Did you have any doubt in the process?

I did, actually. Repeatedly. A lot of things make me feel too worried, from certain qualities I found out about him that I don’t really like, to questions from my friend who never knew anything about ta’aruf (Questions like… “Are you really sure you want to do this?”, “how would you know if He really is a good person?”, “Are you in love with him yet?”, etc.)

What was the biggest obstacle?

Myself. I was never in a relationship before, and my parents raised me to be ambitious and independent. Somehow it affects me to put a high expectation on people. It’s hard for me to accept people’s flaws. Until I realize that perfection just doesn’t exist. I’m not even perfect myself; so who am I to expect it from others?

So how did you learn to accept his flaws?

My mom taught me to stay focused on his strengths, while remembering that he accepted all my flaws, too. That work even better than I thought. Luckily he doesn’t mind me complaining (or at least he pretend not to), because marriage is also about growing together, right?

How did you talk about financial issues and other matters that are quite personal and yet is important to talk about?

We didn’t have that conversation in detail before we get married. I know it’s important, but I didn’t want to seem toomaterialistic (since we didn’t know each other well back then). But once we became a spouse, we had the conversation right away. It wasn’t awkward at all because we both know about a husband and wife’s rights and obligations in Islam.

How much did little things (like snoring or any other habits) matter in your decision making?

I didn’t really consider small things, because I divide my criteria into two categories: major/unchangeable and minor/changeable. I wouldn’t take anything under the minor/changeable category as a deal-breaker, because it would be unfair to. I put it under my to-complain-list, though, haha.

How could you be sure that he’s the right guy?

Honestly, I was never sure. I’m very logical, so it’s hard for me to be sure of something with lack of evidence. I’m also quite ruminative. The “what if” questions keep popping in my head, running around. What if he’s now someone he said he was? What if it’s just for show? What if I make the wrong decision here? What if everything I know is wrong? What if just another jerk? Etcetera.

Whenever I was in doubt, I reminded myself of what I look for a partner. It’s hard to say no when all of my checklists got ticked. 

Someone told me that love comes with consequences. There are consequences that we have to take if we want to be with a certain kind of person. For instance, if you want to be with a smart and independent woman, then you have to accept that she will be a bit stubborn. Someone also told me that whenever I see the bad in someone, know that at that very second, that person might see the bad in us, too. Another someone told me that if she wants to marry someone that fits her perfectly, she’d marry herself.

See where I’m going with this? 
Perfect guys don’t exist. People come with their own strength and baggage. It’s not like I’m perfect, anyway.

What are the things that you find helpful to banish all the doubts?

I found it helpful to talk to people who got married through ta’aruf, talk to people who are happily married and talk to my parents (who happen to be both). Luckily, I’m surrounded by a lot of people who are wise enough to help me see things through.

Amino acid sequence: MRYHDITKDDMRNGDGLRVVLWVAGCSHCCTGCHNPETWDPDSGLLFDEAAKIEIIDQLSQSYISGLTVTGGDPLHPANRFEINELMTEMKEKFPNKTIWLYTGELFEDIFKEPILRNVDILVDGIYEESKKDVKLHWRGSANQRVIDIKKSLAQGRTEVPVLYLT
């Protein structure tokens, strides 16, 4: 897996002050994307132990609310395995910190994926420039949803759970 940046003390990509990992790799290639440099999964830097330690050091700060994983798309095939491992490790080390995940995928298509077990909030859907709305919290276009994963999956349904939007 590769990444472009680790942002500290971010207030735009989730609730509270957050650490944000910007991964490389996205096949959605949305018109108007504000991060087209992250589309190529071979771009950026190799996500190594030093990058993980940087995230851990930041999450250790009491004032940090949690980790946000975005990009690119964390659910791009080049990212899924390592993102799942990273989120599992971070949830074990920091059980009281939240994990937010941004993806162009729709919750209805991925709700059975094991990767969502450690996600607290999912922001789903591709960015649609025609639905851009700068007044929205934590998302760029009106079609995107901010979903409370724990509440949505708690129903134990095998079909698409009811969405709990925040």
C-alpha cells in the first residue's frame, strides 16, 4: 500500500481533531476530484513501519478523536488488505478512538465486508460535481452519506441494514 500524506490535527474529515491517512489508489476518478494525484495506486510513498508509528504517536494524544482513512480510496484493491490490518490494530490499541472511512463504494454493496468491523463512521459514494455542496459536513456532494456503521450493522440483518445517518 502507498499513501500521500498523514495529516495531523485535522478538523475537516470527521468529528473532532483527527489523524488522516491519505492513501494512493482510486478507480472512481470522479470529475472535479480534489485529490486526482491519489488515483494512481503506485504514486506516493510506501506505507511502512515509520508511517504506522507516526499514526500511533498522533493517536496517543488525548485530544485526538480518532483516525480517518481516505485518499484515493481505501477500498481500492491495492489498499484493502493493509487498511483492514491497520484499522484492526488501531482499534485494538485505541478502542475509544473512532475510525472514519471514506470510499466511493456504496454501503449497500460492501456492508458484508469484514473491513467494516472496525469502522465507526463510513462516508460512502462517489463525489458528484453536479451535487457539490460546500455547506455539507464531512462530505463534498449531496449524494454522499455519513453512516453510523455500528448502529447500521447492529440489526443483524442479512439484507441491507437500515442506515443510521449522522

Another thing that works is, of course, talking to Allah. I pray for him to always shower me with blessings in life and hereafter and protect me from harms. Keeping myself busy also works, as it prevents me from overthinking way too much.

In the end, I decided to just let things be. If the process is trouble-free, then perhaps it’s meant to be. In the end, I realize that no matter how much I use my logic to come up with reasons why this ta’aruf-thing won’t work, the universe keeps reminding me that even being where I am today with so little effort is beyond logical. That there really is Someone out there answering all of my prayers; watching me, guiding my every step, opening doors of opportunities, closing doors I don’t need, protecting me from harms, and making things easy for me. That I became the person that I am today not only because of me and what I do, but also because Allah has been helping me through it all. And He will continue to do so if I keep my faith strong and let Him do His wonders. So in the end, I kept reminding myself, why do I need to worry? When all my life, He has never wronged me, not even once?

And how is your marriage now?

This is too early to tell, and too long to describe in detail. But I assure you, I didn’t regret my decision. If not through ta’aruf, I don’t think I can meet a person this good. This pious, this patient, this kind, and this selfless; cause I haven’t found any guy like him in real life. And of course the fun thing about getting married this way is, every day after we get married, we learn something new about each other. Things get exciting that way. There are obviously some awkward moments as well, but only for the first few days. No big deal.

Any tips for anyone who is planning to do this (or is going through ta’aruf)?

Keep your faith strong. Keep reminding yourself what your marriage goal is, and what kind of person will be most suitable to walk with you towards that goal. Set your criteria in order, from the most important to something that’s just a bonus. If you need someone to discuss your problems with, pick some friends who are familiar or comfortable with ta’aruf process; ideally those who have gone through the same thing. Lastly, never stop praying. Ask for His guidance and protection, and I guarantee you, you’ll feel a lot better.

*Alumni Psikologi UI — Post Graduate University of York, Child Psychology, “Developmental Disorder”

Source: Farraas’s Blog http://farraas.blogspot.co.id/